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adiro(5b/6a Canada)

I was typing as you ( Gardengal) sent me an answer, thank you to you too. I'm so glad to read your answer ( that they're easy tubers) I didn't know how long to dry, and they kept drying until dead. I'll try dahlias again, I love them too much not to try!
Thank you!

    Bookmark   February 3, 2009 at 11:15AM
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gardenmaven(Z5 MI)

Gardengal has the right idea. Cool storage really is ideal. Too bad so many houses don't have any cold rooms any more.

Here is a link that might be useful: How to overwinter summer bulbs

    Bookmark   February 5, 2009 at 10:10AM
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How about storing them in a box in the fridge, or in a ziplock in the crisper? If you are looking at less then say, 20, they really don't take "that" much room.

I pulled mine out of the ground before the ground froze, and stored them. What I do is take them up, clean them off running under water, soak for around 15 min in a mild bleach solution, then in No Damp (an antifungal agent) for a few more hours. Take them up, and leave them in a dish rack in the sink for around 12 hours to dry. Then I place them in wood shavings, and packed them away into the fridge! Worked like a charm, and these where difficult tubers as my MIL had let them dry way way too much! And, my own tubers where just not very mature so they where so so small with thin necks! Now I decided to pull them out of storage early, and have 30 plants growing in various windows around the house!!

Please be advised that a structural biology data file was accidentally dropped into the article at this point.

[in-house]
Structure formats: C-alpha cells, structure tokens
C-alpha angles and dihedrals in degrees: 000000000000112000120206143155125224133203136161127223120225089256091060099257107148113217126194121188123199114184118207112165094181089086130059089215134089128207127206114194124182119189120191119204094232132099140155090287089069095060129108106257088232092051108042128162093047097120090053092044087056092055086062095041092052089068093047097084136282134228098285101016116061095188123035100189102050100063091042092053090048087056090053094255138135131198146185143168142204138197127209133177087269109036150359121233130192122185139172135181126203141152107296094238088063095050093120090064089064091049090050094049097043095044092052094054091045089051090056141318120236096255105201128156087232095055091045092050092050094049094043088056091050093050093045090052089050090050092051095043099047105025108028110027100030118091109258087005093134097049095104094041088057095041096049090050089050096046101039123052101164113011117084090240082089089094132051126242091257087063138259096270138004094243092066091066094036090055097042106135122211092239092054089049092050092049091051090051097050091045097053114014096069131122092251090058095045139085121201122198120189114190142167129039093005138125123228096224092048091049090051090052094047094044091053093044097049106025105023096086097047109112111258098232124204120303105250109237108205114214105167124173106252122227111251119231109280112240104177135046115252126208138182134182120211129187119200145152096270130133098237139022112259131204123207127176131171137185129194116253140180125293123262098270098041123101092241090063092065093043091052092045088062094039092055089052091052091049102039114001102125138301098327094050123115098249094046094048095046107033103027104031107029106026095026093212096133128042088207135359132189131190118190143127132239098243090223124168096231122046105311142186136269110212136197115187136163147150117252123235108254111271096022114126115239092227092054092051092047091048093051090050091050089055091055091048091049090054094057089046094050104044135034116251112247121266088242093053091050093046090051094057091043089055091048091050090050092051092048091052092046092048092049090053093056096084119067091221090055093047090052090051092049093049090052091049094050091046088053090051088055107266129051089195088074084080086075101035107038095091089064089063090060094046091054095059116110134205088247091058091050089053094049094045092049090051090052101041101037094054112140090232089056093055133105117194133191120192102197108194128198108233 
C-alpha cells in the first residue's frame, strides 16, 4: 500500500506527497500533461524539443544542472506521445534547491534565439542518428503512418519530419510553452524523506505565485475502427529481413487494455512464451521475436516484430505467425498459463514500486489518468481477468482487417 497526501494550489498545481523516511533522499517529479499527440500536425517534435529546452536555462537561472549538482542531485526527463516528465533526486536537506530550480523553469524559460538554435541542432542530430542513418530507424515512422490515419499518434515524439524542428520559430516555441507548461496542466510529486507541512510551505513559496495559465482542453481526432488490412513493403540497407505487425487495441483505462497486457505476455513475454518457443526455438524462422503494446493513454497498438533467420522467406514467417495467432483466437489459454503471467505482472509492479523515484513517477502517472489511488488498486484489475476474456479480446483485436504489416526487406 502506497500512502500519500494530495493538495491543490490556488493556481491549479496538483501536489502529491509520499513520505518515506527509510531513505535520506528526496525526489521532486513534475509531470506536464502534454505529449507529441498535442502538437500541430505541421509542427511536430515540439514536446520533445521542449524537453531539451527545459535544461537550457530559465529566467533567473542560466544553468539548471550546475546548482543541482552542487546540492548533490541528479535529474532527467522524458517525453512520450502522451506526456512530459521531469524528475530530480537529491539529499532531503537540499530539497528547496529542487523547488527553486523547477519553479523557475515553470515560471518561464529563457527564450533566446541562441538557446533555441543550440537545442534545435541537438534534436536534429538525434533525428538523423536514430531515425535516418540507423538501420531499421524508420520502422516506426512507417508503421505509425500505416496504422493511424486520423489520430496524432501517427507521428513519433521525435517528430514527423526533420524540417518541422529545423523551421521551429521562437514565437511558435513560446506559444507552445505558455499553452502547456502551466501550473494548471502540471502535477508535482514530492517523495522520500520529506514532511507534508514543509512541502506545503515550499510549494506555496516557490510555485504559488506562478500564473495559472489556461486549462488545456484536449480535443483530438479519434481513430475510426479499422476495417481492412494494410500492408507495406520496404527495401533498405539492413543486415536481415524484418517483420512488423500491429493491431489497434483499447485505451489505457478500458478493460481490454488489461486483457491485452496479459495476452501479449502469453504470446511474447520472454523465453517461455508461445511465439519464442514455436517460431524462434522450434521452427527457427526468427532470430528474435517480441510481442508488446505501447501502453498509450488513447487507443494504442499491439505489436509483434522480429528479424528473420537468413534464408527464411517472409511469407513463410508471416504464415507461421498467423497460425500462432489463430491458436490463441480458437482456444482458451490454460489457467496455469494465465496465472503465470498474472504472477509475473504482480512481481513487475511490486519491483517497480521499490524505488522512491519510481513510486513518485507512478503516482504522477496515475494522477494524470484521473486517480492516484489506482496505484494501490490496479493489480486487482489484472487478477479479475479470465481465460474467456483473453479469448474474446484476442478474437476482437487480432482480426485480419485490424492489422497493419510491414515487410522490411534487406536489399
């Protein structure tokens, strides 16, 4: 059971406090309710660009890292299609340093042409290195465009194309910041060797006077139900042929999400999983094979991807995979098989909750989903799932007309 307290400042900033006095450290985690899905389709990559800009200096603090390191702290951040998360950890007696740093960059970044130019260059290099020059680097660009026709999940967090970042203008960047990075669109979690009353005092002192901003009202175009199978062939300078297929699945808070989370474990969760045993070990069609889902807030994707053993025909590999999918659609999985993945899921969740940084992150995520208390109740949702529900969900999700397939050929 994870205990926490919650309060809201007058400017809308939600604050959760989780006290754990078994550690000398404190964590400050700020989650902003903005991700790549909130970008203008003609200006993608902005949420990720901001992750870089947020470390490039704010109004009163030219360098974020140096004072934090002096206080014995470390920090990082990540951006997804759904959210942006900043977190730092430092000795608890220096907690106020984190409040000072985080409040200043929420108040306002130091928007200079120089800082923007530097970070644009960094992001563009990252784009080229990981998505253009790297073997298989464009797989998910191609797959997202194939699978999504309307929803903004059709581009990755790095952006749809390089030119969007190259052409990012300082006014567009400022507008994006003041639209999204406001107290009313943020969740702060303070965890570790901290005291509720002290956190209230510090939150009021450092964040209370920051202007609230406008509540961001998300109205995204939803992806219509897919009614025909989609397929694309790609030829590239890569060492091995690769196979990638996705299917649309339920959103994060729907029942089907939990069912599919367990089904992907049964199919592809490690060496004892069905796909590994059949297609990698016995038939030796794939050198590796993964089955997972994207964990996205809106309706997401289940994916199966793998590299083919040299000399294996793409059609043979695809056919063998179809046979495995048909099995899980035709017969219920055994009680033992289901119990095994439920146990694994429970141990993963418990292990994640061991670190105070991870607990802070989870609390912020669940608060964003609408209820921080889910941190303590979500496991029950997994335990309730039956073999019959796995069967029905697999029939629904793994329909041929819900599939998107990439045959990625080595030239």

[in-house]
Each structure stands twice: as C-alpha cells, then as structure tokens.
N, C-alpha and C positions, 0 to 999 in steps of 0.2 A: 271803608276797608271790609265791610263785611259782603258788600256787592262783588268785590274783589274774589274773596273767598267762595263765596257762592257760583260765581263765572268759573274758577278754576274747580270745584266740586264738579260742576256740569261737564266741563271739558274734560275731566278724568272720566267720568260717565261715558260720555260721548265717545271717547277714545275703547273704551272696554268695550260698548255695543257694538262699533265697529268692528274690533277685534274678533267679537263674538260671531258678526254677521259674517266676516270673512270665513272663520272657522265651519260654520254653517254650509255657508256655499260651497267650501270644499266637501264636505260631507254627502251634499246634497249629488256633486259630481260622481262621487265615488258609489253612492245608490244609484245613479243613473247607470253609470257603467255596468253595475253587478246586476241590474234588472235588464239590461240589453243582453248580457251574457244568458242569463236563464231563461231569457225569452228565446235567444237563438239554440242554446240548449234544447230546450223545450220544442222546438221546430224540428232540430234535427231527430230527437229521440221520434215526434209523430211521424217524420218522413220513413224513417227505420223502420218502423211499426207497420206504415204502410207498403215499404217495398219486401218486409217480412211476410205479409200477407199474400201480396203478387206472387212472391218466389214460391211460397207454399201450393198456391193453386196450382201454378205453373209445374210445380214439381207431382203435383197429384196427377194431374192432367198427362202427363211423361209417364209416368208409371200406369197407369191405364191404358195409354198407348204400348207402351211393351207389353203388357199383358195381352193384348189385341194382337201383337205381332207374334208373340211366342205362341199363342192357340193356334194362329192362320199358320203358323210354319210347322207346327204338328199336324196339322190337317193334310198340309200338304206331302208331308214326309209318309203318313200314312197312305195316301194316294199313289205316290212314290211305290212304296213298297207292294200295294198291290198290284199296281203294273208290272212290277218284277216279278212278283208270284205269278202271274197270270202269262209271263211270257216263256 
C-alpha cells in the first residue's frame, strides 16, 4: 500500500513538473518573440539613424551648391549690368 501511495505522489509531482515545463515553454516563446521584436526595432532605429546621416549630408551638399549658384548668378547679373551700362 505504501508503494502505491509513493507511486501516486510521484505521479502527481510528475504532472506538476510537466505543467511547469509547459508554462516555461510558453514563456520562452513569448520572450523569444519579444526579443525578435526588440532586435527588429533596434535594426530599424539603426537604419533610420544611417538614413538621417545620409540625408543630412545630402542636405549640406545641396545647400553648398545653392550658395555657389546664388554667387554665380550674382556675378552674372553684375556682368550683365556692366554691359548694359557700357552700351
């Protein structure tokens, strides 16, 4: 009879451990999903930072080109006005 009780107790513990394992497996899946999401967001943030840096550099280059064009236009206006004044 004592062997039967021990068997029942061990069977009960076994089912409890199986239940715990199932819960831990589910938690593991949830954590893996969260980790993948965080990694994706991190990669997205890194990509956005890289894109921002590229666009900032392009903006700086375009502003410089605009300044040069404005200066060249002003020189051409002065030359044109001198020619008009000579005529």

Bookmark   February 7, 2009 at 7:18PM
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vetivert8(NI-NZ zone 9a)

It seems to take about two growing seasons for those cell-grown dahlias to form a 'hand' of tubers. It may be better to keep them in pots for their first winter - if you have the room.

If you grow tuberous begonias - or potatoes - they're quite similar.

Just remember to label them for colour so you don't have to wait for weeks to make your garden pictures and check them frequently in early spring to catch the early sprouters for potting up and placing into more light.

    Bookmark   February 11, 2009 at 11:58PM